John Humphrey Noyes was the founder of a religious utopian community known as the Oneida Perfectionists and remained its leader until the group abandoned the system of complex marriage in 1879. In 1881, Oneida became a joint-stock company involved primarily in the production of silverware which has continued to the present day.
Noyes attended Dartmouth where he studied law. After graduation, he studied theology at Yale and received his preaching license in 1832. It was in New Haven that Noyes first announced his radical belief that he was morally perfect and incapable of committing sin: New Haven Perfectionism was born with the establishment of a Perfectionist church in 1834. He subsequently set up a Bible School in Vermont, married a Vermont congressman’s daughter, and left New Haven to set up the Putney Community in 1841. His letter of proposal to his future wife Harriet
reveals Noyes views on love and marriage:
‘I desire and expect my [wife] will love all who love God . . . with a warmth and strength of affection which is unknown to earthly lovers, and as free as if she stood in no particular connection with me. In fact the object of my connection with her will not be to monopolize and enslave her heart or my own, but to enlarge and establish both in the free fellowship of God’ s universal family.’ (Quoted in Kern, page 215)
In 1846, the community in Putney decided to live together with all things (and marriage partners) held in common. In 1847, the good citizens of Putney had had enough of Noyes’ strange and eccentric ways and threatened to arrest him on charges of adultery and sexual immorality. Noyes and a few of his followers quickly left town and crossed into New York, where, in 1848, they were able to purchase forty acres of land in Oneida, in upstate New York. Later, they set up branch communities in Brooklyn, New York, and Wallingford, Connecticut.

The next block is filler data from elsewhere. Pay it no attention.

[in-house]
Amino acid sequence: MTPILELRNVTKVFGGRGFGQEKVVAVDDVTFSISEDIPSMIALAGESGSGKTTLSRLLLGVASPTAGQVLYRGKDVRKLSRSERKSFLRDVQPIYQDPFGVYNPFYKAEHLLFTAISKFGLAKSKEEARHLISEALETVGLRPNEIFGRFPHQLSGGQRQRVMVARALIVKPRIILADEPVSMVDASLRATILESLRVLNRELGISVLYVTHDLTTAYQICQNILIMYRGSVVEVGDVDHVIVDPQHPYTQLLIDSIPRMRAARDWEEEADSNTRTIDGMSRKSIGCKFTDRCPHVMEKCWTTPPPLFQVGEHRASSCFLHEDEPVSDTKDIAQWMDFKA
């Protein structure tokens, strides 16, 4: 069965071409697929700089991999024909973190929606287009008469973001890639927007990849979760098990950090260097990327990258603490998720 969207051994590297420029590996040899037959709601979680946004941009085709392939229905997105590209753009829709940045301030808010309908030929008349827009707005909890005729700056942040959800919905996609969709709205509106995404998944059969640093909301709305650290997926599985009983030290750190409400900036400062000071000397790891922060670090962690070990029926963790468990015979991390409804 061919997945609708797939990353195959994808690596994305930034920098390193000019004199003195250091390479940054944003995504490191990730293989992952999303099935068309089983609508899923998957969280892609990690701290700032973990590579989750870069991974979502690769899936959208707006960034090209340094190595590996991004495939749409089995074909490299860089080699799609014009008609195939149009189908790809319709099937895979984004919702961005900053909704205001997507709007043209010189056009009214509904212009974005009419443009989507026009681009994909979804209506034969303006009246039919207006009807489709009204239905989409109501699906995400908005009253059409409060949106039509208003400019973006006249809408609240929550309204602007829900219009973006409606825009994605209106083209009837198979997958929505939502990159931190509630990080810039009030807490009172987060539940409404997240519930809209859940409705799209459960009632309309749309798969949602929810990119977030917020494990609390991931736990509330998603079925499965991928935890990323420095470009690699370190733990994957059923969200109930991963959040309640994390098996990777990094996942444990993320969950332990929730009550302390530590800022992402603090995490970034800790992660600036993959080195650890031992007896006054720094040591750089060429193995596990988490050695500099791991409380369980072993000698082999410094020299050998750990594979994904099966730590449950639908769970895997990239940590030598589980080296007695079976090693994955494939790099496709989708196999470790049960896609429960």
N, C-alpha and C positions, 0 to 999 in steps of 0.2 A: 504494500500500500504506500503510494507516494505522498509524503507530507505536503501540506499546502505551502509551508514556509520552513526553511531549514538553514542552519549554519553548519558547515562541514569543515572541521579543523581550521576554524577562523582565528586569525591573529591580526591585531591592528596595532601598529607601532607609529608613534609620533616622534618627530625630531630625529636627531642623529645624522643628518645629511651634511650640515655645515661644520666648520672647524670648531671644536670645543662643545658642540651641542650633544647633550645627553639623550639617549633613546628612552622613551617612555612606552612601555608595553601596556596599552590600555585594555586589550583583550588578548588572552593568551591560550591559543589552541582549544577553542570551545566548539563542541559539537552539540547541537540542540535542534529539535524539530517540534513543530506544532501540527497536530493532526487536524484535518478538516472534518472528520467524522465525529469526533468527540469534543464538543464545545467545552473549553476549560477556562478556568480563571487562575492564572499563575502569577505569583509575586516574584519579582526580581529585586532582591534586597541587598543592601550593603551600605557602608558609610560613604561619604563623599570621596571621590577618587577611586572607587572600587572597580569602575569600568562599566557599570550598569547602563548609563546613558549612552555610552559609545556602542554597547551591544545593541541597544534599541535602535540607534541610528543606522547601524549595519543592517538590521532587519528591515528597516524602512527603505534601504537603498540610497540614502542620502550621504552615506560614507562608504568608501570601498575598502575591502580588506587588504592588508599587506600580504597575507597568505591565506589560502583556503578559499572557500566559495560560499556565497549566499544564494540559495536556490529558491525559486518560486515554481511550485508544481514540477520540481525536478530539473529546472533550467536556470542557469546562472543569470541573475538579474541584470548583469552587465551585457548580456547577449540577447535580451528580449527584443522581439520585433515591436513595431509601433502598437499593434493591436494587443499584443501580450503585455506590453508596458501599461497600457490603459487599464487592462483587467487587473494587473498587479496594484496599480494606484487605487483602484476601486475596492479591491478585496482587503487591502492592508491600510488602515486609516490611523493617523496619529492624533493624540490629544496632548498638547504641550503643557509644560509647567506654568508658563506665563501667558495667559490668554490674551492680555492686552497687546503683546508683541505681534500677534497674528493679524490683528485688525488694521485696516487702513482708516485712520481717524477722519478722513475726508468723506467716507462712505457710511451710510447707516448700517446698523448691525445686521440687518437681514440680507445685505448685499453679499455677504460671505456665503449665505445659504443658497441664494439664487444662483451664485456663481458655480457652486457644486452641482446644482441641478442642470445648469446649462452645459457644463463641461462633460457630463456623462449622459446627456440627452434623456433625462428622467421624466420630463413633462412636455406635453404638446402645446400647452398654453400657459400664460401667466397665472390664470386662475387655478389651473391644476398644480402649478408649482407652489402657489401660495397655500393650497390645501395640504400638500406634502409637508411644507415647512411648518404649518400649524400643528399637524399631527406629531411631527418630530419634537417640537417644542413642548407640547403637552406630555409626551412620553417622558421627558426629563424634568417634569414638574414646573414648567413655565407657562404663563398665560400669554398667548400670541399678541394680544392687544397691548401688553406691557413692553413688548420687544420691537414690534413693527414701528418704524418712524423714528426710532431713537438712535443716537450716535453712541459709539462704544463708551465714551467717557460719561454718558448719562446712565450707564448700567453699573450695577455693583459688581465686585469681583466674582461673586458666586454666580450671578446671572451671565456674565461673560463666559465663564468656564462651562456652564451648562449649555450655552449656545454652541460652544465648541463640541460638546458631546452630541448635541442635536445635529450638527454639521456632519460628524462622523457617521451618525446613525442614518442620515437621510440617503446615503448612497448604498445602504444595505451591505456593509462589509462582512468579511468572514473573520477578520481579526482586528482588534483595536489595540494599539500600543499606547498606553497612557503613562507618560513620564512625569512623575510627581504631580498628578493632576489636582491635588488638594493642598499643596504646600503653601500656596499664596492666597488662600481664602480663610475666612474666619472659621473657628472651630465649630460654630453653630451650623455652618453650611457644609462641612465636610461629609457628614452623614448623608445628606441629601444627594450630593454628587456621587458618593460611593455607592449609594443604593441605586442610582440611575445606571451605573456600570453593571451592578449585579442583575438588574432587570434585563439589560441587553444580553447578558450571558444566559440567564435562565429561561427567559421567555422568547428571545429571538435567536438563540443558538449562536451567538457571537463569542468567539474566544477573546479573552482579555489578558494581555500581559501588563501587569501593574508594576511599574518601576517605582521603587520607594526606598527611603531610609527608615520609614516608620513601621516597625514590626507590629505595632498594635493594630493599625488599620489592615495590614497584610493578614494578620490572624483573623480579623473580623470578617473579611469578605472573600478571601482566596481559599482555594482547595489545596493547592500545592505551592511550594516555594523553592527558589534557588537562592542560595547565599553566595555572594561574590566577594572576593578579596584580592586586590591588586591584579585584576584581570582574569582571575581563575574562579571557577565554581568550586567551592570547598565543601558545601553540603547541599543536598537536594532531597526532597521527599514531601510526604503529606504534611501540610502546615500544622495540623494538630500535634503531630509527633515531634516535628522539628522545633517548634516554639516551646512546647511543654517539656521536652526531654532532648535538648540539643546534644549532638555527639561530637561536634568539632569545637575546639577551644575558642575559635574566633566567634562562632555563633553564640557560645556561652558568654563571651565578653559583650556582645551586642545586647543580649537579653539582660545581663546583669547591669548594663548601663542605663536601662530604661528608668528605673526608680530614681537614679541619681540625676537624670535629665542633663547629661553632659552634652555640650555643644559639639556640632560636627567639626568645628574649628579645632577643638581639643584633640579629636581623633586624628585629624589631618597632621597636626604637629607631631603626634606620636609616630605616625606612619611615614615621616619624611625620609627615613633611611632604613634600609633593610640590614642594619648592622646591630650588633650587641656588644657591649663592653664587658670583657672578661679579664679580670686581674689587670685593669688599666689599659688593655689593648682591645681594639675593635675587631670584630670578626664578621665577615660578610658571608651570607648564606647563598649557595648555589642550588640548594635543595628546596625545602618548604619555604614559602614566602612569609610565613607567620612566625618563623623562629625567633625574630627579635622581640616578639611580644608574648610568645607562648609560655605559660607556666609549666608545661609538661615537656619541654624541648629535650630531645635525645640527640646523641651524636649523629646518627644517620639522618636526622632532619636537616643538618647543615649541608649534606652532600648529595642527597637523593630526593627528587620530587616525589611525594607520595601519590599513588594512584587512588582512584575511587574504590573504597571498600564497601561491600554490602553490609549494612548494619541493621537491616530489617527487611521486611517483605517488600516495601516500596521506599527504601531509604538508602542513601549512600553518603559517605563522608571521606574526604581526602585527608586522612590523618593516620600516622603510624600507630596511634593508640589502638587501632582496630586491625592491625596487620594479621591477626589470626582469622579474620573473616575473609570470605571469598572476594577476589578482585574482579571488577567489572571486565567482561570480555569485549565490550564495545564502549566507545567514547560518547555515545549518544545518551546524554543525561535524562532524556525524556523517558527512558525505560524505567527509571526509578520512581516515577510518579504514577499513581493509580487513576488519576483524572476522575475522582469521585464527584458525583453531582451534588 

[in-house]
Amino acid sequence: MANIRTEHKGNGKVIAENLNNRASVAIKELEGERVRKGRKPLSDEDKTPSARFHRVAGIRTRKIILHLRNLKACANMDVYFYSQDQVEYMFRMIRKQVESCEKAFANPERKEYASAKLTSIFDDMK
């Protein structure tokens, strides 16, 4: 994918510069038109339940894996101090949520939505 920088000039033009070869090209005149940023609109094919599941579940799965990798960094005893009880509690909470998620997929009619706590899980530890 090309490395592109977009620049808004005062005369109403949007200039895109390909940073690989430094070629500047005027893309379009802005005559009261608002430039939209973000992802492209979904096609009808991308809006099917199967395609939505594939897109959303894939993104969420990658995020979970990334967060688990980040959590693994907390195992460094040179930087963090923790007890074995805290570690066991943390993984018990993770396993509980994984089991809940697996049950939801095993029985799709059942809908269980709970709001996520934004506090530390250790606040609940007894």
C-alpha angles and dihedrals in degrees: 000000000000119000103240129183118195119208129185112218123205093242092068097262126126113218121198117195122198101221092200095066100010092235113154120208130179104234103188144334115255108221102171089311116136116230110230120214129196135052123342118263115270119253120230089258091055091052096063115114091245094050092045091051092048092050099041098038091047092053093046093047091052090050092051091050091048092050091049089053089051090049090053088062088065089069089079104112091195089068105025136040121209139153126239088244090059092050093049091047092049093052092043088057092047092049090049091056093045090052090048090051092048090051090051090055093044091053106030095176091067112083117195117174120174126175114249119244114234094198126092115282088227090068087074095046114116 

Noyes’ radical views on community life were partly a result of personal tragedy. Noyes had witnessed his wife, Harriet’ s suffering during five extremely painful pregnancies, with the result that four were stillborn. He vowed that never again would he subject his wife to such needless suffering. He discovered a practice he called “male continence,” which led later to “complex marriage.”
Noyes believed that the physical pleasures of sex were a God-given blessing. Pleasure, however, was often motivated by selfishness, which must be eliminated if the communal system were to succeed. If a husband, Noyes reasoned, would seek his marriage partner’s physical pleasure and not his own, the man could “atone” for the sin of selfishness. According to Noyes’ philosophy, a man needed to subject his body and sexual desires to the will of God; in doing so he would be seeking “perfect” self-control. Communal fellowship depended on successful performance. The male had to learn objective detachment through control of the will, or he would fall under the control of selfish passion, a threat to the well-being of the entire community.
In 1846, a year before the Putney lawsuit was filed against him, Noyes announced the workings of “complex marriage,” or pentagamy
where every male was declared married to every female (and vice versa)
Noyes believed that he and his followers were living in the Millenial Age, when monogamous marriage would cease to exist. What appeared to the pious citizens of Putney to be adulterous “free love”, in actual practice, was not, since all sexual activity was intended to be supervised and highly regulated. Until 1867, living quarters were communal, and certain rooms designated for “social purposes.” A change came about when Noyes’ plan for scientific reproduction, called “stripiculture” was introduced. Coincident with stripiculture came the institution of individual rooms, which provided welcome privacy.
The stripiculture system necessitated a Stripiculture Committee, which had to give approval to all couples selected to be “parents”, of an improved race of children. The parents were to be morally “perfect”; the children of these parents would progress even further beyond sinlessness. Noyes believed that learned moral characteristics would be transmitted to the children through the parents. The discipline and education of these children was not the parents’ responsibility but a communal one. When the child was about a year old, he or she entered the community nursery during the day, and spent only nights with the mother. Then, at four years old, the child was placed in children’s quarters